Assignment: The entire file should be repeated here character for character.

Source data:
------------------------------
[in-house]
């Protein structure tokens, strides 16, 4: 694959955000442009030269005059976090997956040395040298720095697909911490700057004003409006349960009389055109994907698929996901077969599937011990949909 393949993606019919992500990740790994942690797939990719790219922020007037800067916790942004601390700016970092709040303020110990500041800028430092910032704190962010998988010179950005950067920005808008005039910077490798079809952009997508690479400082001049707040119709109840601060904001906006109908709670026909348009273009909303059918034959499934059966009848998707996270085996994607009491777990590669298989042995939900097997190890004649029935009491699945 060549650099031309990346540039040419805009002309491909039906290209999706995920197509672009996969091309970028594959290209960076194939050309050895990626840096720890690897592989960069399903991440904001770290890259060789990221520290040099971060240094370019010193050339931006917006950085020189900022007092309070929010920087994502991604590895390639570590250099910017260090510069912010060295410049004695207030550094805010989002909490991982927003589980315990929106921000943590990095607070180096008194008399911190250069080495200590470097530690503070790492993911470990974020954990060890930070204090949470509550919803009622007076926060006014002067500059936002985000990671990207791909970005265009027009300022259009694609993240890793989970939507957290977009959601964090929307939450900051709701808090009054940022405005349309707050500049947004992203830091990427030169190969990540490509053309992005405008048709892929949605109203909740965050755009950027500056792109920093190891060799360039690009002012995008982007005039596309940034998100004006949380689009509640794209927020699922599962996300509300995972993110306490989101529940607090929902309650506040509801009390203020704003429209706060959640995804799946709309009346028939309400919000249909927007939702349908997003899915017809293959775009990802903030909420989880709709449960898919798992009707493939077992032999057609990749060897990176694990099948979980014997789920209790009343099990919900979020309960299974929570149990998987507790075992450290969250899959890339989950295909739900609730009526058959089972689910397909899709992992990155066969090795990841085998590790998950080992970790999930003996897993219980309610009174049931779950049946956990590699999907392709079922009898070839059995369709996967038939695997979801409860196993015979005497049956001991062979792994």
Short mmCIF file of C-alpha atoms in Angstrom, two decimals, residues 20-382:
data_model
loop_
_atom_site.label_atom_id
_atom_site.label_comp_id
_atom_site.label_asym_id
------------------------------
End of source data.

[in-house]
């Protein structure tokens, strides 16, 4: 694959955000442009030269005059976090997956040395040298720095697909911490700057004003409006349960009389055109994907698929996901077969599937011990949909 393949993606019919992500990740790994942690797939990719790219922020007037800067916790942004601390700016970092709040303020110990500041800028430092910032704190962010998988010179950005950067920005808008005039910077490798079809952009997508690479400082001049707040119709109840601060904001906006109908709670026909348009273009909303059918034959499934059966009848998707996270085996994607009491777990590669298989042995939900097997190890004649029935009491699945 060549650099031309990346540039040419805009002309491909039906290209999706995920197509672009996969091309970028594959290209960076194939050309050895990626840096720890690897592989960069399903991440904001770290890259060789990221520290040099971060240094370019010193050339931006917006950085020189900022007092309070929010920087994502991604590895390639570590250099910017260090510069912010060295410049004695207030550094805010989002909490991982927003589980315990929106921000943590990095607070180096008194008399911190250069080495200590470097530690503070790492993911470990974020954990060890930070204090949470509550919803009622007076926060006014002067500059936002985000990671990207791909970005265009027009300022259009694609993240890793989970939507957290977009959601964090929307939450900051709701808090009054940022405005349309707050500049947004992203830091990427030169190969990540490509053309992005405008048709892929949605109203909740965050755009950027500056792109920093190891060799360039690009002012995008982007005039596309940034998100004006949380689009509640794209927020699922599962996300509300995972993110306490989101529940607090929902309650506040509801009390203020704003429209706060959640995804799946709309009346028939309400919000249909927007939702349908997003899915017809293959775009990802903030909420989880709709449960898919798992009707493939077992032999057609990749060897990176694990099948979980014997789920209790009343099990919900979020309960299974929570149990998987507790075992450290969250899959890339989950295909739900609730009526058959089972689910397909899709992992990155066969090795990841085998590790998950080992970790999930003996897993219980309610009174049931779950049946956990590699999907392709079922009898070839059995369709996967038939695997979801409860196993015979005497049956001991062979792994």
Short mmCIF file of C-alpha atoms in Angstrom, two decimals, residues 20-382:
data_model
loop_
_atom_site.label_atom_id
_atom_site.label_comp_id
_atom_site.label_asym_id